Tony Onodi
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TypeScript in Remix Isn't Very Type Safe. Part 1: Routing

TypeScript in Remix Isn't Very Type Safe. Part 1: Routing

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Tony Onodi

Published on Jan 11, 2022

5 min read

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I've been trying out Remix and I think it's an excellent front and back end TypeScript framework (I will refer to this as full stack TypeScript from now on, [1]). Unfortunately, I think it precludes one of the biggest advantages of full stack TypeScript: enforcing correctness by sharing types between the front and back end. This isn't a slight against Remix, as I said I really do think it's very good, because as far as I can tell almost no one is utilising full stack TypeScript like this.

To be more specific there are three places where I think Remix gives up on typing and opens the door to different parts of the codebase disagreeing with each other on what type a value should be, thus opening the door to runtime errors that could have been caught at build time:

  • paths: currently there's nothing stopping you from creating a Link to a local route that hasn't been defined. Yet it is possible in TypeScript projects to ensure that Links that point to undefined routes cause a build error (e.g. with: static-path)
  • loaders: the return type of a LoaderFunction tells us nothing about the data being returned. Which should not be surprising because useLoaderData returns an any and relies on the user typing the value themselves and making sure it never gets out of sync with the value being returned from loader
  • actions: this is the one that keeps me up at night. In short there is no way to know what type an action expects to receive, nor what type the action is going to return. But a proper explanation of the shortcomings would take an entire blog post. One which I intend to write soon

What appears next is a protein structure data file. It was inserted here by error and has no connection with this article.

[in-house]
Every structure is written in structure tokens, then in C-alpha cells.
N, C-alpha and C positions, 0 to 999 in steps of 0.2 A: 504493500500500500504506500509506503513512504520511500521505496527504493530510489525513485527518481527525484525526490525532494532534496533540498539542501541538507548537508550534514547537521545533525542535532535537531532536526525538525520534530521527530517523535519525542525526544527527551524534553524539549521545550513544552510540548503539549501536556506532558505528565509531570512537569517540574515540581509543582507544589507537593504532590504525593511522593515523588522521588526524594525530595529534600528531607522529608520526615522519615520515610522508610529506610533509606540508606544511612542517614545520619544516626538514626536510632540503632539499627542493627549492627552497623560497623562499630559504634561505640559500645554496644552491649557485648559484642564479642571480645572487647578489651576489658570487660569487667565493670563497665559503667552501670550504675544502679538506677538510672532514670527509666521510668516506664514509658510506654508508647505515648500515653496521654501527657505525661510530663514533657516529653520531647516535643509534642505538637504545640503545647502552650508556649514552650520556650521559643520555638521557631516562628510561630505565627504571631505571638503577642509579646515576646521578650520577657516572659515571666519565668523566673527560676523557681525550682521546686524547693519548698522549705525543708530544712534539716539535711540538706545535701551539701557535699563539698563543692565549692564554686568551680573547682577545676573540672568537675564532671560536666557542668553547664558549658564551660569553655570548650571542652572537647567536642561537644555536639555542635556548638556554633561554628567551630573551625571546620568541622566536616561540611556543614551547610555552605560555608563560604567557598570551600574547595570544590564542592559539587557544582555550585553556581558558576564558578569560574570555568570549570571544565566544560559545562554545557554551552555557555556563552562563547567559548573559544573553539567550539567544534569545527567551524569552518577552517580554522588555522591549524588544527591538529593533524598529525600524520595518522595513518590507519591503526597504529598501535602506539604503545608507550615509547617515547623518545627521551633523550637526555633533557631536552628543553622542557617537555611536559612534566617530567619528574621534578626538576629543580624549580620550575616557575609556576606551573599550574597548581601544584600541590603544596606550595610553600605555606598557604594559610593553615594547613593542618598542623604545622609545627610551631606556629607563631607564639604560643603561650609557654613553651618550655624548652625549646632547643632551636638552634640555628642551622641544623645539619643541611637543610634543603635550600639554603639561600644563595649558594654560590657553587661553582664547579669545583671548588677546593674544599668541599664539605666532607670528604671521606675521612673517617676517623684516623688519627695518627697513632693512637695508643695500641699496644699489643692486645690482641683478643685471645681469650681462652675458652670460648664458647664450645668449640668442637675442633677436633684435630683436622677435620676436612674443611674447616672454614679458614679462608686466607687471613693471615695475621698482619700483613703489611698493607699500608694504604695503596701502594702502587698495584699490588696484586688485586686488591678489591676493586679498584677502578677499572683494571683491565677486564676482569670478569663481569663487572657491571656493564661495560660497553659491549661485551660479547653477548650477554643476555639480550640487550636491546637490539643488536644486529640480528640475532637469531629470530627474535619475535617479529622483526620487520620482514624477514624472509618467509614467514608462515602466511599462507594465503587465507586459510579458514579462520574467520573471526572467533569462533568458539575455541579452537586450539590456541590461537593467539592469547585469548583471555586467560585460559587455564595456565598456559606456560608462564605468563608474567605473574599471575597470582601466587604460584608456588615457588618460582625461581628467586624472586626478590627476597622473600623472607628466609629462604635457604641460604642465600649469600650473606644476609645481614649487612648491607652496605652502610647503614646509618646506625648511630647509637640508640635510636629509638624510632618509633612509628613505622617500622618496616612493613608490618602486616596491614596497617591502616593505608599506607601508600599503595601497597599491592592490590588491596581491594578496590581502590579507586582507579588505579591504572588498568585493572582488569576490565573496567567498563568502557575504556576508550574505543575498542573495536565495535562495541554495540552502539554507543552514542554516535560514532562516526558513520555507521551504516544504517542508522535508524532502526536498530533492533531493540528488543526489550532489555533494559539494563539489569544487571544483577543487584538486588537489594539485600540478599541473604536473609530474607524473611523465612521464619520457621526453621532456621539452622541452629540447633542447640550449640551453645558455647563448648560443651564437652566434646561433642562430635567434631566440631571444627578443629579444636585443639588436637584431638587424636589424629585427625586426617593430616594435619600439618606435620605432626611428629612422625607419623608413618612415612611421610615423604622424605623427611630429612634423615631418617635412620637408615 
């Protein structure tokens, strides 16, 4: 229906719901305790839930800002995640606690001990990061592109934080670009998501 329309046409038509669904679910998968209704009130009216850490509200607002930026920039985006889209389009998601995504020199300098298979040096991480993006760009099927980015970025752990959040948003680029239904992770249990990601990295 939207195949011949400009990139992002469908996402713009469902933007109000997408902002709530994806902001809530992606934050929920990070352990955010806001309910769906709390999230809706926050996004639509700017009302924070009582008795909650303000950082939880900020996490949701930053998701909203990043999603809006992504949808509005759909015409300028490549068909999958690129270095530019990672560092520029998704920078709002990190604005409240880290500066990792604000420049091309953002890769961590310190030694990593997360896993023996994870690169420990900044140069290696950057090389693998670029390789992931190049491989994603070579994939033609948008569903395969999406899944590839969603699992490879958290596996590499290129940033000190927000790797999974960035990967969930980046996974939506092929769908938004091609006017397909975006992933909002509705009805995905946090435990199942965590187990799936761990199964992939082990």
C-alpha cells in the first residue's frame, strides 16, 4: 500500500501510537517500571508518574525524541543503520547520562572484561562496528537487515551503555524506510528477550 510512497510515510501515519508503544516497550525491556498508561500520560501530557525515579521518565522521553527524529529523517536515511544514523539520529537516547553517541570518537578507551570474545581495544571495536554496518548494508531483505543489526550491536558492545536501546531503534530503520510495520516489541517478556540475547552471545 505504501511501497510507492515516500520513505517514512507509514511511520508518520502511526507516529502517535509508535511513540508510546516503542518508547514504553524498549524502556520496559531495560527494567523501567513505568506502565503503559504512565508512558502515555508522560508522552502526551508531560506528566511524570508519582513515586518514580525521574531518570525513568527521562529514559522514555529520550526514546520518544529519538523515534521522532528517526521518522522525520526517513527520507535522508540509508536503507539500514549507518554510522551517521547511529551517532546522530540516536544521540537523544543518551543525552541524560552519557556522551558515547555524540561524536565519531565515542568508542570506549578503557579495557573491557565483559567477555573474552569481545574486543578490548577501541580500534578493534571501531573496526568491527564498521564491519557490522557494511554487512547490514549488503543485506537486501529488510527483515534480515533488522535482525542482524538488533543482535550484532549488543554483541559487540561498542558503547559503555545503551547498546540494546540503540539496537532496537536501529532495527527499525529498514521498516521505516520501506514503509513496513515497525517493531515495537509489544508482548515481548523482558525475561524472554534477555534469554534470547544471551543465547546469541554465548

I believe it is possible to make a full stack TypeScript framework that eliminates all of these points of failure. If that seems hard to believe then Gary Bernhardt has an excellent video explaining how he can make a change in the database schema of his app Execute Program and then follow the type errors all the way through the server and client to the UI until everything is consistent.

Unfortunately I think that Remix's convention over configuration approach makes it very difficult to lean on existing TypeScript tooling to enable this. This blog post explains why it is hard to ensure the correctness of paths in Remix, and an approach to fixing this. Future posts will do the same for loaders and actions.


It's worth reading the documentation for static-path to get a thorough understanding of how static paths can work, but the relevant summary of what static-path does is:

  • You define which paths exist.
  • You pass those paths' patterns to your router of choice.
  • You link to those paths.